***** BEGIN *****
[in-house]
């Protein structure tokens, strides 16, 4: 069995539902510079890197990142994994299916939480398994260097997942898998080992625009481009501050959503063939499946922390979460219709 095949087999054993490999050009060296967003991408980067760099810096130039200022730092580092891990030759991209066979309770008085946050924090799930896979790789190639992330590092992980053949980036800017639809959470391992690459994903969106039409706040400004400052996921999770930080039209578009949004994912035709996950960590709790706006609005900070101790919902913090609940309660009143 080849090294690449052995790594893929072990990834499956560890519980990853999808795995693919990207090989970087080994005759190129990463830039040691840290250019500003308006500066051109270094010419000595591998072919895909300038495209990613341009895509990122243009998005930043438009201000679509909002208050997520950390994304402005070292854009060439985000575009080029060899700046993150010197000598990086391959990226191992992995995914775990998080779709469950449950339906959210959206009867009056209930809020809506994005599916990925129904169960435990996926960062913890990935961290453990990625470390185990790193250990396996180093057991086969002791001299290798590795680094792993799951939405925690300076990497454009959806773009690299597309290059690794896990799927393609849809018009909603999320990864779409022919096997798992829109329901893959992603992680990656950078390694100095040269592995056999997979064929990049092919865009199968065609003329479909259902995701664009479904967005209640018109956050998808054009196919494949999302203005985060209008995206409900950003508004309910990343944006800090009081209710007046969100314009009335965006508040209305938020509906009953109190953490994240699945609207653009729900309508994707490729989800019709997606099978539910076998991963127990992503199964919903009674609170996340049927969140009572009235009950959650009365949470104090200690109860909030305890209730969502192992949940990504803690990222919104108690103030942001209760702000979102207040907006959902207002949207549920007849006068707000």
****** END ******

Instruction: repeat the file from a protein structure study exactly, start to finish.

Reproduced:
[in-house]
């Protein structure tokens, strides 16, 4: 069995539902510079890197990142994994299916939480398994260097997942898998080992625009481009501050959503063939499946922390979460219709 095949087999054993490999050009060296967003991408980067760099810096130039200022730092580092891990030759991209066979309770008085946050924090799930896979790789190639992330590092992980053949980036800017639809959470391992690459994903969106039409706040400004400052996921999770930080039209578009949004994912035709996950960590709790706006609005900070101790919902913090609940309660009143 080849090294690449052995790594893929072990990834499956560890519980990853999808795995693919990207090989970087080994005759190129990463830039040691840290250019500003308006500066051109270094010419000595591998072919895909300038495209990613341009895509990122243009998005930043438009201000679509909002208050997520950390994304402005070292854009060439985000575009080029060899700046993150010197000598990086391959990226191992992995995914775990998080779709469950449950339906959210959206009867009056209930809020809506994005599916990925129904169960435990996926960062913890990935961290453990990625470390185990790193250990396996180093057991086969002791001299290798590795680094792993799951939405925690300076990497454009959806773009690299597309290059690794896990799927393609849809018009909603999320990864779409022919096997798992829109329901893959992603992680990656950078390694100095040269592995056999997979064929990049092919865009199968065609003329479909259902995701664009479904967005209640018109956050998808054009196919494949999302203005985060209008995206409900950003508004309910990343944006800090009081209710007046969100314009009335965006508040209305938020509906009953109190953490994240699945609207653009729900309508994707490729989800019709997606099978539910076998991963127990992503199964919903009674609170996340049927969140009572009235009950959650009365949470104090200690109860909030305890209730969502192992949940990504803690990222919104108690103030942001209760702000979102207040907006959902207002949207549920007849006068707000």